"Dissolvables," as they have become collectively known, are products made of compressed tobacco and are available in a variety of forms, including sticks, pellets, and strips (think the Listerine breath strip). They dissolve in the user's mouth, delivering nicotine, as well as thousands of other chemicals and substances. Examples of these products are below.  More...

Ewwww, that's gross! A New Era in U.S. Cigarette Labeling

June 22, 2011

By Thomas J. Glynn, PhD

OK, admit it - you have no idea what current cigarette packs in the U.S. have to say about the dangers of tobacco use. I've been working in this field for nearly 30 years and I'm not really sure, either. And we're not alone - very few of us remember that they say things like "Quitting Smoking Now Greatly Reduces Serious Risks to Your Health" in very tiny letters and are virtually hidden on one side of the pack. More...

Electronic Cigarettes – Boon, Bane, Blessing, or Boondoggle?

May 03, 2011

By Thomas J. Glynn, PhD


The U.S. Food and Drug Administration (FDA) recently announced that it is taking steps to regulate electronic cigarettes (e-cigarettes) as tobacco products, acting under its authorities in the Family Smoking Prevention and Tobacco Control Act of 2009.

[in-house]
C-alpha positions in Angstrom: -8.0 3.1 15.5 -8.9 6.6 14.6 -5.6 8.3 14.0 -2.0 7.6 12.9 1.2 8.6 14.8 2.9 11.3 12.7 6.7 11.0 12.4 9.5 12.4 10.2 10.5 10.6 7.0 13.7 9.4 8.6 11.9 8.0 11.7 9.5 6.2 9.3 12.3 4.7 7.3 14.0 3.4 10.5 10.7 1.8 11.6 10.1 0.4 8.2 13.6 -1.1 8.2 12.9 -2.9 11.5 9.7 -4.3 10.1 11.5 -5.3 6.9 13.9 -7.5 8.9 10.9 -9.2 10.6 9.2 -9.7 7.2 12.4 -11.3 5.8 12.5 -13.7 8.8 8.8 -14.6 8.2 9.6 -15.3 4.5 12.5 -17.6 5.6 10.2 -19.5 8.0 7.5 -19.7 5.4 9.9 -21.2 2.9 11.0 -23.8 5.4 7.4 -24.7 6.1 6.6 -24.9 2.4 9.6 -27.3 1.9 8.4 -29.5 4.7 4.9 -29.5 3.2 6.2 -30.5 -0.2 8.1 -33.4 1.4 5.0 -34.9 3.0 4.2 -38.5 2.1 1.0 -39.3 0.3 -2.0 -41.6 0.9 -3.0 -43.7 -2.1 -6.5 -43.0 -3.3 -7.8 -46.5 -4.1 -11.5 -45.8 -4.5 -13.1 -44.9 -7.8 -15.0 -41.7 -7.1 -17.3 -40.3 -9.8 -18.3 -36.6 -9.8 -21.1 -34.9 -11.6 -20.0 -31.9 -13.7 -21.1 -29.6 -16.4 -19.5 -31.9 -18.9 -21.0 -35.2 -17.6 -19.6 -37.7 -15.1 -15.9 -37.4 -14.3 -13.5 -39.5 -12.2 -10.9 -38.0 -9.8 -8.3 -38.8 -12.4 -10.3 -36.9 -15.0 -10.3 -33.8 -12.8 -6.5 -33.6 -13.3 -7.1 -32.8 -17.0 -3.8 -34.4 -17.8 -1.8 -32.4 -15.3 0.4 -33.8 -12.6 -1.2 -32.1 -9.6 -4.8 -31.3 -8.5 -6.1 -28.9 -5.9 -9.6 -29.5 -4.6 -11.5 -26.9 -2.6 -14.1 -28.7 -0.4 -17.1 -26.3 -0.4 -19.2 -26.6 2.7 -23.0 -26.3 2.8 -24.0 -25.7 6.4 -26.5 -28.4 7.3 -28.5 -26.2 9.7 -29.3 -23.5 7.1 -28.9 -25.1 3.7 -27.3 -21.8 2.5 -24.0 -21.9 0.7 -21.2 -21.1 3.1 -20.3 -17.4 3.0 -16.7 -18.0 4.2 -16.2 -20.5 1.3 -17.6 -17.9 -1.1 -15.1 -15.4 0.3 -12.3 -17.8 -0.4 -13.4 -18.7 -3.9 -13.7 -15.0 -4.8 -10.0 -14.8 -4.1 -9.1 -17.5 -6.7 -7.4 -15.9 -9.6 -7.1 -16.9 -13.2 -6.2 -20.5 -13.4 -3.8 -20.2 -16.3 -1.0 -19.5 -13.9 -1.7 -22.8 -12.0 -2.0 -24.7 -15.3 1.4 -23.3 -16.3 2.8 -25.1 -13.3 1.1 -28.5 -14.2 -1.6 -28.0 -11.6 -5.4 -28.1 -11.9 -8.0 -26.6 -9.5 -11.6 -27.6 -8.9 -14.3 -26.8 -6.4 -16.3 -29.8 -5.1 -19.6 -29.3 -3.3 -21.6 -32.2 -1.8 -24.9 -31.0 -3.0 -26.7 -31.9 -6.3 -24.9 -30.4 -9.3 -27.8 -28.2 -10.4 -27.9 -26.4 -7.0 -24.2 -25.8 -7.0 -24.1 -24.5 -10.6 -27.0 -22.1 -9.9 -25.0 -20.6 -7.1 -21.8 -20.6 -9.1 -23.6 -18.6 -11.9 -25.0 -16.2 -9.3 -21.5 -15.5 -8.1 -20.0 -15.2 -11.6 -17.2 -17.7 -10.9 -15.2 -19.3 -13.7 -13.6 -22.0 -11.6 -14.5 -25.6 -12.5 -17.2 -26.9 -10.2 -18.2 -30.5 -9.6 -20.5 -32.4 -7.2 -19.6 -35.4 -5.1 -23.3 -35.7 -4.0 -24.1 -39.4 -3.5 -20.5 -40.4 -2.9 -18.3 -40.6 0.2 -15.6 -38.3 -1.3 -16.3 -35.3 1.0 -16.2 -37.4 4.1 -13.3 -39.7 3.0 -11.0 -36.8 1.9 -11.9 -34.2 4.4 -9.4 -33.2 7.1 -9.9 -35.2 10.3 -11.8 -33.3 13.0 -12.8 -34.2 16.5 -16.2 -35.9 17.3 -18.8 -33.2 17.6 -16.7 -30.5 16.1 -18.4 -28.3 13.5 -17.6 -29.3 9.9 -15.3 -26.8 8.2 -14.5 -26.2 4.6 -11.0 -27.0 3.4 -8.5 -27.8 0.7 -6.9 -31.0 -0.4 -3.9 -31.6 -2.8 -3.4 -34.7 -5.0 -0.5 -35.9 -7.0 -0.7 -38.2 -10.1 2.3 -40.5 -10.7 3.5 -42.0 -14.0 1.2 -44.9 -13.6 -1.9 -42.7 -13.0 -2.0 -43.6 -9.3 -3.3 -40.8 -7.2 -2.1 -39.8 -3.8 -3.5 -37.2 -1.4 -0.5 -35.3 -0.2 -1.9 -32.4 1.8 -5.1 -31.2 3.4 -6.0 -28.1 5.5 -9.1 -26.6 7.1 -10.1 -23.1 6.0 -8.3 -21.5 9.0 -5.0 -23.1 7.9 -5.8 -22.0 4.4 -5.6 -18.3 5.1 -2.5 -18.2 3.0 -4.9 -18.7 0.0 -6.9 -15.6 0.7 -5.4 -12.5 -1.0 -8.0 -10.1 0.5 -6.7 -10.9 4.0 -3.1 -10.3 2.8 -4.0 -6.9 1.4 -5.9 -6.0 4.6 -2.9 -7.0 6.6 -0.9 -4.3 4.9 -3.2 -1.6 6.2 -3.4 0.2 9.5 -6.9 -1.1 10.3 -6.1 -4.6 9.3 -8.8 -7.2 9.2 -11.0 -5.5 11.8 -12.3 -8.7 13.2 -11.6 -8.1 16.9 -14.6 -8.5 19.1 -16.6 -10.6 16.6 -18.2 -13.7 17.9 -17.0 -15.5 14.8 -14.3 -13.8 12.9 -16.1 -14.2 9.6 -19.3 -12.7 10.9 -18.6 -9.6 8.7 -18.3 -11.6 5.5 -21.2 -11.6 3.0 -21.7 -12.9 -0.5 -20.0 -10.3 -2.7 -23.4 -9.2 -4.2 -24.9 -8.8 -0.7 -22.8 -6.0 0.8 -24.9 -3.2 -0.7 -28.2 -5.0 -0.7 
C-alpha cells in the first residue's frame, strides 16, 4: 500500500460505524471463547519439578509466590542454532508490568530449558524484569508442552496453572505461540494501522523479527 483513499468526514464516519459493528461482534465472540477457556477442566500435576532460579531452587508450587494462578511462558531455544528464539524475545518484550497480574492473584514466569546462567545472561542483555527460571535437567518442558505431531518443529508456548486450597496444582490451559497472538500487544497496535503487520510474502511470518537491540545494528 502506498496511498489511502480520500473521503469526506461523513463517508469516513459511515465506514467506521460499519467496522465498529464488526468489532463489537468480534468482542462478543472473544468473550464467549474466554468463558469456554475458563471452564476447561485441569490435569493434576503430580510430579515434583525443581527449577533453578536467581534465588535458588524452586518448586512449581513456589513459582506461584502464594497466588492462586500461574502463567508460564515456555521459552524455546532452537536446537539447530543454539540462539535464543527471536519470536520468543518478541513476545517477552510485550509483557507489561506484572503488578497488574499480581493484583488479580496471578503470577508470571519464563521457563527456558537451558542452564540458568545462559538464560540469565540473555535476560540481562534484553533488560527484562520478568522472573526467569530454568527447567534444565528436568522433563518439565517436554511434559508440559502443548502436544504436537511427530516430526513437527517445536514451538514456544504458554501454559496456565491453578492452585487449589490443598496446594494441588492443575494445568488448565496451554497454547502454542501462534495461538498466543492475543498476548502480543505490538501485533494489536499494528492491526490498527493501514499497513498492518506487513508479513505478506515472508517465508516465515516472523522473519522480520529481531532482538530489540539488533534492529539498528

That's got everybody talking about these rather strange devices, which have become increasingly popular over the past few years.

More...

Want to quit smoking? Here's how.

April 19, 2011

By Thomas J. Glynn, PhD


"I think I can. I think I can. I know I can. I know I can." These words are a familiar refrain to the millions of Americans who want to quit smoking. We promise ourselves that this is the year that we are going to get healthier, to save more money, or to be nicer to our friends and family. But there are so many challenges - it's too cold or rainy to exercise, I need that dress or that app, and who could be nice to Uncle Jack?


Yet there is good news if you are among the 45 million American adults who is still a smoker. You can become healthier, save more money, and do something wonderful for your friends and family- you can stop smoking.

More...